Dunkirk (2017) Review

Director: Christopher Nolan

Starring: Fion Whitehead, Damien Bonnard, Aneurin Barnard, Lee Armstrong, Tom Hardy, Harry Styles, Cillian Murphy

Rating: PG-13


Dunkirk takes place in late May and early June at the tail end of a battle between the Belgian, English and French allied forces against Nazi Germany in 1940. Due to the fierce battle and attack of the Germans, all the allied forces are forced to try and retreat 140,000 troops from Dunkirk, France. Battles from the land, air and sea give an interesting take on the narrative of telling a war story.

What The Film Did Well:

Above anything else, Dunkirk feels completely authentic. It has a very real feel in terms of what war feels like. From the beginning to the end you feel like you are alongside every character in this movie and has a certain intensity about it that has the audience completely invested in this movie. Very few war films make you feel like you are there and a part of the action, but Dunkirk does this in every way. Due to the authenticity that this movie provides it drives this movie in every way possible.

You will hear it by everyone that sees this movie, it is a beautiful movie in every single way. The cinematography in this movie is stunning. There are very few movies I would watch just based on how visually appealing it is and for the cinematography alone. Dunkirk and The Revenant are the few films where I will remember it the most, not for acting, but rather how it was filmed. Hoyte Van Hoytema (Interstellar, Her) was the lead cinematographer and every shot was incredible and the shots alone make this a movie worth watching. If you can, watch Dunkirk on the biggest screen you possibly can.

Image via Warner Bros. Entertainment

The sound mixing and the score of Dunkirk was remarkable. With every sound in this movie whether it be the sound of an airplane, a bomb dropping or a gunshot it all sounds so very real. At the beginning of this movie there was a gun shot and it sounded so real that I actually jumped in my seat a little bit. The sounds in this movie are a big part of why this movie feels so real and why you feel like you are a part of the movie. The score done by Hans Zimmer (The Dark Knight, Inception, The Lion King) was one of the best in recent memory. One of the first early viewing reviews of Dunkirk that a read described this as a movie made to fit in with a symphony and that is exactly what it is.

Out of the entire cast of actors, Tom Hardy stood out the most. Hardy play Farrier, who is an allied pilot and was portrayed greatly. In almost every scene in Dunkirk, Hardy is alone on the screen and I think it takes a special type of actor to be the only actor on the screen and the movie doesn’t suffer because of it. Hardy has done this before in Locke where he was the only actor the entire movie and carries it tremendously.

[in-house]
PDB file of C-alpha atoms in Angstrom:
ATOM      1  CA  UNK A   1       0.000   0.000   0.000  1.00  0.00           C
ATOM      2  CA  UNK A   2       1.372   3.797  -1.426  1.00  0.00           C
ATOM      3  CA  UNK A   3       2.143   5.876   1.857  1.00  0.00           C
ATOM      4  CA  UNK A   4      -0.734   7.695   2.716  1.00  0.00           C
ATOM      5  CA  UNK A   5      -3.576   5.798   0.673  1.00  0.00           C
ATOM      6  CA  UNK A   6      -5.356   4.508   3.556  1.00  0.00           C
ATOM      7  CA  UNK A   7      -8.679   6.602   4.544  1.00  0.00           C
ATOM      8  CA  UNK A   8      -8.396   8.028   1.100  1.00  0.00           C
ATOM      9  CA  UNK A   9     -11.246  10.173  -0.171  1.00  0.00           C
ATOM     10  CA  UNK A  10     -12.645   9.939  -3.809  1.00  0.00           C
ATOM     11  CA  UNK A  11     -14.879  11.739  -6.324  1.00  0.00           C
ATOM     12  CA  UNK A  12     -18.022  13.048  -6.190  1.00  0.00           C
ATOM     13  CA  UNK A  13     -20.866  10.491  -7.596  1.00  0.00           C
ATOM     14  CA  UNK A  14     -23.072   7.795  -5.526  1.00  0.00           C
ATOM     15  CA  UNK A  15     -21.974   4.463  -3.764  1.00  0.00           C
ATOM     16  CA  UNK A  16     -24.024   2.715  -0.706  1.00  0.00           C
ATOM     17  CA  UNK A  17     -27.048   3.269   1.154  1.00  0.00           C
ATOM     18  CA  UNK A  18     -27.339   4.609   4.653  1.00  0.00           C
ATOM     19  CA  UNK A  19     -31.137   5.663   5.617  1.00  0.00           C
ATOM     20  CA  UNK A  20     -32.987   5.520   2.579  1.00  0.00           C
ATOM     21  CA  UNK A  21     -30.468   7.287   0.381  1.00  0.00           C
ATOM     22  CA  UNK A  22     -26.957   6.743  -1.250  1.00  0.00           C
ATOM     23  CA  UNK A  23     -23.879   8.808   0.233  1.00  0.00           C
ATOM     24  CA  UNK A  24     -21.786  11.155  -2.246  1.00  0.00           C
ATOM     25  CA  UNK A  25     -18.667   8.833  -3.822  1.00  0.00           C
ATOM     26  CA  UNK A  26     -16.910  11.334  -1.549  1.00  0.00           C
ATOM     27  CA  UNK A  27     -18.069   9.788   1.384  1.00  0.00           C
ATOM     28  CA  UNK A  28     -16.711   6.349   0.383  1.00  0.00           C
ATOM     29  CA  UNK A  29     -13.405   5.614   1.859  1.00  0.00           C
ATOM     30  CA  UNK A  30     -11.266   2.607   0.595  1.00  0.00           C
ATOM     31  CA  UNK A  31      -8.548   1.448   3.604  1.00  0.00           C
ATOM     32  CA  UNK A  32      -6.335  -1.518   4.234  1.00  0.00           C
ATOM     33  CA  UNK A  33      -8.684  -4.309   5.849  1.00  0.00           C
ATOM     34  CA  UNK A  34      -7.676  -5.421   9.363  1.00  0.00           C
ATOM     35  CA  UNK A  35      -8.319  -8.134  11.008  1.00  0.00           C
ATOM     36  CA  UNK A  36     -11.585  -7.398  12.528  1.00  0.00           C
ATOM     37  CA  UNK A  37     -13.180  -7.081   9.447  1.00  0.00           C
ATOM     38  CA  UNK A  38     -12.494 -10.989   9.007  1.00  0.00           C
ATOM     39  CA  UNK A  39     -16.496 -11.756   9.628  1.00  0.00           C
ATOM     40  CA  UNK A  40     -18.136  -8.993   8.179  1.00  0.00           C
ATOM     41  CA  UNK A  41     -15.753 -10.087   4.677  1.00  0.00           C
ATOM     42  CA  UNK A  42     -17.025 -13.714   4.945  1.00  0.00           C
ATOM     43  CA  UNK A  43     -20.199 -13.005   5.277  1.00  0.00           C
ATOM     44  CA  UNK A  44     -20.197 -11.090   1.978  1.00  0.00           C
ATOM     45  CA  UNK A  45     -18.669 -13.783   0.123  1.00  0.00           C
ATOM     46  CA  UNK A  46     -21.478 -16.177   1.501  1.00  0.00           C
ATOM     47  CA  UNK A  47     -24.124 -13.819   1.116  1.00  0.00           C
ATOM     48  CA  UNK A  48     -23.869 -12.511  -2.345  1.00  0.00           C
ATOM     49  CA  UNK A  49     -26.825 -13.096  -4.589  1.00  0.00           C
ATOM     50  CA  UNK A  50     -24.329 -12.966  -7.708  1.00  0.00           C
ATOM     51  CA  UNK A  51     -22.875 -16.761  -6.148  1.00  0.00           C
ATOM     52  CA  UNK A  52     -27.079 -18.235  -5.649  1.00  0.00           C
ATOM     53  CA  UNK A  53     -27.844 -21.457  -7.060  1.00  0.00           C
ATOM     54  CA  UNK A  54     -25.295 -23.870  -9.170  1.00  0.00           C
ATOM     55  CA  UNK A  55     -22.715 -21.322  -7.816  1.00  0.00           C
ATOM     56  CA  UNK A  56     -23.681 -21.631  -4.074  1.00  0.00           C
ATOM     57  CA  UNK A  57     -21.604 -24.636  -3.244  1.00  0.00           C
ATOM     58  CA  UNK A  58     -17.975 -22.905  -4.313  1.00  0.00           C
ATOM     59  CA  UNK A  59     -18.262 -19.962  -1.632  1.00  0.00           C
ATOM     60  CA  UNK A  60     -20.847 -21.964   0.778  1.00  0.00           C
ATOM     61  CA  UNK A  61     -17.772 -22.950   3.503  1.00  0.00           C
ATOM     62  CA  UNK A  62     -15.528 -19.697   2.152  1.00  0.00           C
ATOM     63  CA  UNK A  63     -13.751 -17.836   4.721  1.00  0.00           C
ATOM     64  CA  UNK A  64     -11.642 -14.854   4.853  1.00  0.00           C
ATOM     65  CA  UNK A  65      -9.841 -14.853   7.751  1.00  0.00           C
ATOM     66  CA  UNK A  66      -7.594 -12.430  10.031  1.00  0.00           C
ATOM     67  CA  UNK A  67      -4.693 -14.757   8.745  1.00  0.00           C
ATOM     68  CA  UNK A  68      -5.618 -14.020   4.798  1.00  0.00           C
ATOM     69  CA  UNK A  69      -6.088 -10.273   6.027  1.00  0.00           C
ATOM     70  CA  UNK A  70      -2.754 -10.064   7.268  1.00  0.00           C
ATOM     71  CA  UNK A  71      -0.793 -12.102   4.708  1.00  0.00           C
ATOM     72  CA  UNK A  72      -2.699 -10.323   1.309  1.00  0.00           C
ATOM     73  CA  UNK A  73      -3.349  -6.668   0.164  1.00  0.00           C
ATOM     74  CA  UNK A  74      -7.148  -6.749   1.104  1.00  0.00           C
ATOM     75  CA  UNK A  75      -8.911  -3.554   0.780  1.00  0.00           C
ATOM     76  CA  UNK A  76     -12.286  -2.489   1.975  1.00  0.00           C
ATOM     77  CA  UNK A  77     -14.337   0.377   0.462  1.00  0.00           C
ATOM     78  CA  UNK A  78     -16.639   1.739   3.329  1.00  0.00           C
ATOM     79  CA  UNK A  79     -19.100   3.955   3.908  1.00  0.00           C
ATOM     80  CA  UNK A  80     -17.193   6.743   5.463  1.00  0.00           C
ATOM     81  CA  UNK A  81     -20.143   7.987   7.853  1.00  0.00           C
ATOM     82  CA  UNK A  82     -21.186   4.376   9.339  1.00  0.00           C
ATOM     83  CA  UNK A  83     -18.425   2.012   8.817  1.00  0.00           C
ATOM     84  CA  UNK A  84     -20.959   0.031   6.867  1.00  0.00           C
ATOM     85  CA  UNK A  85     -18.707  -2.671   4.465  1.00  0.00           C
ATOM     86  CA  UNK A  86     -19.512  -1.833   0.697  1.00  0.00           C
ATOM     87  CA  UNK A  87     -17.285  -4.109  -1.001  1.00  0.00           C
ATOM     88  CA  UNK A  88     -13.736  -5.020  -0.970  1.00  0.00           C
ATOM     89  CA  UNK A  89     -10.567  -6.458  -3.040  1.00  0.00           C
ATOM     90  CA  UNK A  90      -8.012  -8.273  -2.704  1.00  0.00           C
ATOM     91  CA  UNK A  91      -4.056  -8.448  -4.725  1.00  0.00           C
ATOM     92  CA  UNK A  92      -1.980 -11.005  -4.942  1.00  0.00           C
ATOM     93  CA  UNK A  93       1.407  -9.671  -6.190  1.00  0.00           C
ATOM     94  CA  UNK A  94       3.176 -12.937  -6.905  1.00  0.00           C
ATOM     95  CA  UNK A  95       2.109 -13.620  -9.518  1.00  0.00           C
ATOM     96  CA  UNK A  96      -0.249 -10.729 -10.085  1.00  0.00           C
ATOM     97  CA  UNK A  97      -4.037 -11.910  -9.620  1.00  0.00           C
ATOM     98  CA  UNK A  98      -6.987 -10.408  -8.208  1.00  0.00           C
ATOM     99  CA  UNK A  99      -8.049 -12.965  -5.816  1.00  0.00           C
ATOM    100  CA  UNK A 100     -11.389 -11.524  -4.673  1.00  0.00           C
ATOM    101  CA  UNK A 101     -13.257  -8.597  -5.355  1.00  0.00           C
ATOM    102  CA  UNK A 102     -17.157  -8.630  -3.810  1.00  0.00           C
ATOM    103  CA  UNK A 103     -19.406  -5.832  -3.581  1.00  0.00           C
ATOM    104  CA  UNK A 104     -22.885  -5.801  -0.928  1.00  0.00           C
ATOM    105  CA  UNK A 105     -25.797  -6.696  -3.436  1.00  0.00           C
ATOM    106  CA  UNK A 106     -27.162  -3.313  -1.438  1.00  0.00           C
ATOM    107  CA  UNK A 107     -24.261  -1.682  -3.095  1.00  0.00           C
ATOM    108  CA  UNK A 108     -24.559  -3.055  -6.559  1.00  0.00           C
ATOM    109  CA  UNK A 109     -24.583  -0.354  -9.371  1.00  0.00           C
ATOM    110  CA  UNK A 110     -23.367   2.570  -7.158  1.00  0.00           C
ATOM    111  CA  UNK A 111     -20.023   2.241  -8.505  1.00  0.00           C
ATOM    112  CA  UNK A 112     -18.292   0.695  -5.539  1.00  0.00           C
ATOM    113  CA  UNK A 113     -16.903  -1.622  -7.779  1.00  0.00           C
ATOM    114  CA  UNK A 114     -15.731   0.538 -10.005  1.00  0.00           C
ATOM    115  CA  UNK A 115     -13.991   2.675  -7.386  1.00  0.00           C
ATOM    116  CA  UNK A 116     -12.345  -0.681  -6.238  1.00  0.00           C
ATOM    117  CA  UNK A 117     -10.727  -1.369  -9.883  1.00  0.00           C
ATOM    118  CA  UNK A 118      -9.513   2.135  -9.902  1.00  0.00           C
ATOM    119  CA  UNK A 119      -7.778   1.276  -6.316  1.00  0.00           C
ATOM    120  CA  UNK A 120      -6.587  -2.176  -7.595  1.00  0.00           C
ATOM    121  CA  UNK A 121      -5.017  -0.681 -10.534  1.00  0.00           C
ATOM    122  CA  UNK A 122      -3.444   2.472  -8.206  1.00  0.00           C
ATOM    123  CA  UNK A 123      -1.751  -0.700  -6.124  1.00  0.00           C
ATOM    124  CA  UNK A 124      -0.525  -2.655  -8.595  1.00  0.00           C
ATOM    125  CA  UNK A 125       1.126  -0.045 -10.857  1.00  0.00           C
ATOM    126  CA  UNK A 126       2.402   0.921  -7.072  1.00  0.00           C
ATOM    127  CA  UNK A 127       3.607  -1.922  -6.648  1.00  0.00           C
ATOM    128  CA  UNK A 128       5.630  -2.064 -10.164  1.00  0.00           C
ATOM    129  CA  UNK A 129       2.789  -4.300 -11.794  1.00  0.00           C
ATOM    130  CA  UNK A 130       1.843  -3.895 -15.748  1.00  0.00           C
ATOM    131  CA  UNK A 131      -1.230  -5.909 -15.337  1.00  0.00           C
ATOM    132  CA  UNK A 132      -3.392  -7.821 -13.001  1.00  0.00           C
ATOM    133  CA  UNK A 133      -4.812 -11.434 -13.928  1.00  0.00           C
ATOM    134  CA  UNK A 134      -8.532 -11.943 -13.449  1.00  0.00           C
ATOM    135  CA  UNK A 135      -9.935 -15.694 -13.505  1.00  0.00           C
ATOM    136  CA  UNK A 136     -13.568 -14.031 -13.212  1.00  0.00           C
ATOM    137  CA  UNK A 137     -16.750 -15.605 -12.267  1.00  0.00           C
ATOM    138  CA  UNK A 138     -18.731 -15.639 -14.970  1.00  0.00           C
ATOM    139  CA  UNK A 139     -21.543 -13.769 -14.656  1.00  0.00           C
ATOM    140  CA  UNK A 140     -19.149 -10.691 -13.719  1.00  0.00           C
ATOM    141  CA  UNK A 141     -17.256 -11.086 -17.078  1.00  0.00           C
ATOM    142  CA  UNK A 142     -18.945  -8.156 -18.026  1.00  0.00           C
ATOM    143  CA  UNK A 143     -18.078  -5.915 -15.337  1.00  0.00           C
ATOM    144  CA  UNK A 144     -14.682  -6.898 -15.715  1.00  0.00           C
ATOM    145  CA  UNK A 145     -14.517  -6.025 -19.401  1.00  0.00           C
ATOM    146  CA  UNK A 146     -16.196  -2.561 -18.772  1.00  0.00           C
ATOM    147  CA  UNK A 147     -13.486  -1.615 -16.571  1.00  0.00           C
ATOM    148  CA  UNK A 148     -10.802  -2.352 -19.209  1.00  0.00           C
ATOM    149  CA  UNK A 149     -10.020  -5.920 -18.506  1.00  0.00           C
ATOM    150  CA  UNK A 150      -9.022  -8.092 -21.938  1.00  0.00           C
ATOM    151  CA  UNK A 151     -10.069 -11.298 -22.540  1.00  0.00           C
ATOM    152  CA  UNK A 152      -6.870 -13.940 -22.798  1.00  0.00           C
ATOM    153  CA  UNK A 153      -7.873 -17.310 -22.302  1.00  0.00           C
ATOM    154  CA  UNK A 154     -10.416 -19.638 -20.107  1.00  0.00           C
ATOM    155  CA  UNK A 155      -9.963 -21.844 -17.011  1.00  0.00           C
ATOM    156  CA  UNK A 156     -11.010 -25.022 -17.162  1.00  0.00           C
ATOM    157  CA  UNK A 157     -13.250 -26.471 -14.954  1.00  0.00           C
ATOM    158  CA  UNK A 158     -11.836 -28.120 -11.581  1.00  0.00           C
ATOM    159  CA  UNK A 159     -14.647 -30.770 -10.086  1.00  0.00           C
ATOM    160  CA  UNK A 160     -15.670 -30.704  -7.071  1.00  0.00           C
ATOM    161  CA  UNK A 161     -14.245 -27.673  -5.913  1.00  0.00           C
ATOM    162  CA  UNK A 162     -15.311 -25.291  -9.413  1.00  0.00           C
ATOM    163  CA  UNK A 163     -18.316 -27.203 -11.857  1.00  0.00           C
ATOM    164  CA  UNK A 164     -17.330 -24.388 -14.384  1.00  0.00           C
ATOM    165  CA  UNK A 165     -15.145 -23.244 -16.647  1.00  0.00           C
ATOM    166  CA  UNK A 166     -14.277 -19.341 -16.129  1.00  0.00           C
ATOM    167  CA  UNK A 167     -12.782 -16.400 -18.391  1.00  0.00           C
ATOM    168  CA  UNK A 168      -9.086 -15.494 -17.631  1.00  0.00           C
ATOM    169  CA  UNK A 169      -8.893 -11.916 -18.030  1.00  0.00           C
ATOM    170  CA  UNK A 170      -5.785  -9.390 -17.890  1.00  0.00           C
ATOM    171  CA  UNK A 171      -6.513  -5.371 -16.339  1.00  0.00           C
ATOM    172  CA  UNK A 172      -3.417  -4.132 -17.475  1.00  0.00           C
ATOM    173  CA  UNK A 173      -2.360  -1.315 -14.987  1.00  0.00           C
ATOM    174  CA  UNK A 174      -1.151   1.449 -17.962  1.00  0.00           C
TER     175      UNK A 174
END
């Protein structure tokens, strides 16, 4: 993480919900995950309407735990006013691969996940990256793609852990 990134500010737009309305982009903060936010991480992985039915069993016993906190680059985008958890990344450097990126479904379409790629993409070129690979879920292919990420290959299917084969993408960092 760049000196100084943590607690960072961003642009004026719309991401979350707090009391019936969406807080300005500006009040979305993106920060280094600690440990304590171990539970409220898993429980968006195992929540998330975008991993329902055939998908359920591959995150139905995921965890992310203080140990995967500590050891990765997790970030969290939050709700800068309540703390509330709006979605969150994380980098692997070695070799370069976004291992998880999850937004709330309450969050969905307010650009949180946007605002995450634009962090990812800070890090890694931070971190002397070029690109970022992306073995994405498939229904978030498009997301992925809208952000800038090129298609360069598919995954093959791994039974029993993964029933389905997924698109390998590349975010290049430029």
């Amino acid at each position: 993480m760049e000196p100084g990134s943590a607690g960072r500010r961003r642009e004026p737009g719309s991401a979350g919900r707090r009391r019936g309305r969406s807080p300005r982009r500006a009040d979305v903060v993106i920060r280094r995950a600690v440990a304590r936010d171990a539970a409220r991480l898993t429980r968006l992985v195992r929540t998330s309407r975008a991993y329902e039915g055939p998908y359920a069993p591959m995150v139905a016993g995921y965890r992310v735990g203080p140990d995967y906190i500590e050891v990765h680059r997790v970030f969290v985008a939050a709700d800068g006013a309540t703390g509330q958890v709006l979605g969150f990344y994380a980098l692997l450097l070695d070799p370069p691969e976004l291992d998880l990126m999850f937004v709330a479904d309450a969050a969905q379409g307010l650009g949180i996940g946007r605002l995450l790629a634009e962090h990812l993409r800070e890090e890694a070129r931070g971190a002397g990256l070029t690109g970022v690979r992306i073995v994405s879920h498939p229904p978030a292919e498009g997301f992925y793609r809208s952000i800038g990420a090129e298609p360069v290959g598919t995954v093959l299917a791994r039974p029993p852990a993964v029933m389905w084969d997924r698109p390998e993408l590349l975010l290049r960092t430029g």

Image via Warner Bros. Entertainment

One of my favorite parts of this entire movie would have to be the ending. The ending has a big focus on what life is like for soldiers when they have to return home from war and the reception they think they will get versus the reception they do get. These soldiers think they will be considered cowards for retreating, but are actually viewed at as heroes for their country because of what they had to go through and the sacrifices certain characters made throughout the movie. The final minute is a couple different shots with one of the characters reading Winston Churchill’s Never Surrender speech and I though was a terrific ca to a stellar movie.

What The Film Didn’t Do Well:

There was quite a bit that did bother me about Dunkirk, though. The character development in this movie was some of Nolan’s worst and did not get me invested in this movie the way I wished it had. I went into Dunkirk expecting it to not only be the best movie of 2017, but maybe the best war movie I’ve seen since Saving Private Ryan. It was neither of those, and I really think that other than Tom Hardy I do not care about any of these characters or their decisions. In fact, I walked away from Dunkirk not really knowing who any of the characters were.

Dunkirk is also an incredibly slow burn, which I was caught off guard by. It looks at the battle of Dunkirk Beach in three perspectives: land, sea and air. Although I thought looking at different perspectives was unique in the way to tell a story it made this movie drag from time to time. As this movie progresses you see the same events happen two or three times and took a while to get used to and stalled the movie more than it probably should have.

Image via Warner Bros. Entertainment

Going into Dunkirk all I read other than the beauty of it was how emotional it gets. This was not the case for me. I see where they wanted to tug at my emotions, but for whatever reason it did not provoke an emotional reaction out of me. I get where it tried to and this event was an emotional and tragic one, but I was not connected or emotionally invested with any part of this movie, especially the character or choices made throughout the movie.

Final Thoughts

Dunkirk is one of the more beautiful movies I have seen in some time. Although it lacks in emotion and character development, it’s still a really good movie. Since I saw the first teaser for this movie I had been excited for it and I was a little disappointed, but that doesn’t make it a bad movie. Overall it is an 8.5/10 and one of the better movies of the summer. It is a different type of war movie and Christopher Nolan deserves the recognition for having a unique take on a genre.


Image via Warner Bros. Entertainment

What do you think? Did you see Dunkirk? Is, so comment your thoughts below! What other movies do you want to see a review of? Remember to subscribe to get updates on new posts!






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